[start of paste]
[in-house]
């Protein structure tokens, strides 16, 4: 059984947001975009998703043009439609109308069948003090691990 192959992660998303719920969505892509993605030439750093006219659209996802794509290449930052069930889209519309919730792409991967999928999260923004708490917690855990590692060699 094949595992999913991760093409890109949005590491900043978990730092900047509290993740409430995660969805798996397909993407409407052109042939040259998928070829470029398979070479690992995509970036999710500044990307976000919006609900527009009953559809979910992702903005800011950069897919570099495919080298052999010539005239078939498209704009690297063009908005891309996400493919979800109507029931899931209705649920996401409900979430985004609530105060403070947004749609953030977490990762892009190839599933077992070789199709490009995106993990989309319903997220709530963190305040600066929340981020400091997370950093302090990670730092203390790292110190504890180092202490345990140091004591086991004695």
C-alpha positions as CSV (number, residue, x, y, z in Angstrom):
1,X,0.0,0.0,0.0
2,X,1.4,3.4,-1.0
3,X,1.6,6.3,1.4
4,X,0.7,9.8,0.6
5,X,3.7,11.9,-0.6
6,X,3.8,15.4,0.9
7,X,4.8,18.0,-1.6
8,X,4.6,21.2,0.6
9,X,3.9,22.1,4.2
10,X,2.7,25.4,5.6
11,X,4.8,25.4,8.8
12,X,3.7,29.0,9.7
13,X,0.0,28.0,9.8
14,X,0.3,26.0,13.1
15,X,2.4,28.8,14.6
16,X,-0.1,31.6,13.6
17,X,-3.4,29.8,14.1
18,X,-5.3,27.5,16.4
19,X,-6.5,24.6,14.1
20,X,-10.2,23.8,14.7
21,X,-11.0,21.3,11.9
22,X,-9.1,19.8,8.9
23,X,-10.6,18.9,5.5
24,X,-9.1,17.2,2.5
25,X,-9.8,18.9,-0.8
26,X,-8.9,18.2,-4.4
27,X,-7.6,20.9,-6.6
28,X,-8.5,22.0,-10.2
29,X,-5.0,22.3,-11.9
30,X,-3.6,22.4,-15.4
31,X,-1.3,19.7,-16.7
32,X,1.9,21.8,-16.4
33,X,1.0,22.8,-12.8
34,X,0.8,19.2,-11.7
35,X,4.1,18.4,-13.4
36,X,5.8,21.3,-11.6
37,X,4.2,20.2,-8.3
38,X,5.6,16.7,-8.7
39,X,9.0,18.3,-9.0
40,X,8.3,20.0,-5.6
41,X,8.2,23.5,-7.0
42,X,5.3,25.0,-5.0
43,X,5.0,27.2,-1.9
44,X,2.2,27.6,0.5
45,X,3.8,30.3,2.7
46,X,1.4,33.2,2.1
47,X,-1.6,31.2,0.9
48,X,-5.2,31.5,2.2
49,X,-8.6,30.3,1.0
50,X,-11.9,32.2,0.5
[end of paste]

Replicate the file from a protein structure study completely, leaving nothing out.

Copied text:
[in-house]
């Protein structure tokens, strides 16, 4: 059984947001975009998703043009439609109308069948003090691990 192959992660998303719920969505892509993605030439750093006219659209996802794509290449930052069930889209519309919730792409991967999928999260923004708490917690855990590692060699 094949595992999913991760093409890109949005590491900043978990730092900047509290993740409430995660969805798996397909993407409407052109042939040259998928070829470029398979070479690992995509970036999710500044990307976000919006609900527009009953559809979910992702903005800011950069897919570099495919080298052999010539005239078939498209704009690297063009908005891309996400493919979800109507029931899931209705649920996401409900979430985004609530105060403070947004749609953030977490990762892009190839599933077992070789199709490009995106993990989309319903997220709530963190305040600066929340981020400091997370950093302090990670730092203390790292110190504890180092202490345990140091004591086991004695």
C-alpha positions as CSV (number, residue, x, y, z in Angstrom):
1,X,0.0,0.0,0.0
2,X,1.4,3.4,-1.0
3,X,1.6,6.3,1.4
4,X,0.7,9.8,0.6
5,X,3.7,11.9,-0.6
6,X,3.8,15.4,0.9
7,X,4.8,18.0,-1.6
8,X,4.6,21.2,0.6
9,X,3.9,22.1,4.2
10,X,2.7,25.4,5.6
11,X,4.8,25.4,8.8
12,X,3.7,29.0,9.7
13,X,0.0,28.0,9.8
14,X,0.3,26.0,13.1
15,X,2.4,28.8,14.6
16,X,-0.1,31.6,13.6
17,X,-3.4,29.8,14.1
18,X,-5.3,27.5,16.4
19,X,-6.5,24.6,14.1
20,X,-10.2,23.8,14.7
21,X,-11.0,21.3,11.9
22,X,-9.1,19.8,8.9
23,X,-10.6,18.9,5.5
24,X,-9.1,17.2,2.5
25,X,-9.8,18.9,-0.8
26,X,-8.9,18.2,-4.4
27,X,-7.6,20.9,-6.6
28,X,-8.5,22.0,-10.2
29,X,-5.0,22.3,-11.9
30,X,-3.6,22.4,-15.4
31,X,-1.3,19.7,-16.7
32,X,1.9,21.8,-16.4
33,X,1.0,22.8,-12.8
34,X,0.8,19.2,-11.7
35,X,4.1,18.4,-13.4
36,X,5.8,21.3,-11.6
37,X,4.2,20.2,-8.3
38,X,5.6,16.7,-8.7
39,X,9.0,18.3,-9.0
40,X,8.3,20.0,-5.6
41,X,8.2,23.5,-7.0
42,X,5.3,25.0,-5.0
43,X,5.0,27.2,-1.9
44,X,2.2,27.6,0.5
45,X,3.8,30.3,2.7
46,X,1.4,33.2,2.1
47,X,-1.6,31.2,0.9
48,X,-5.2,31.5,2.2
49,X,-8.6,30.3,1.0
50,X,-11.9,32.2,0.5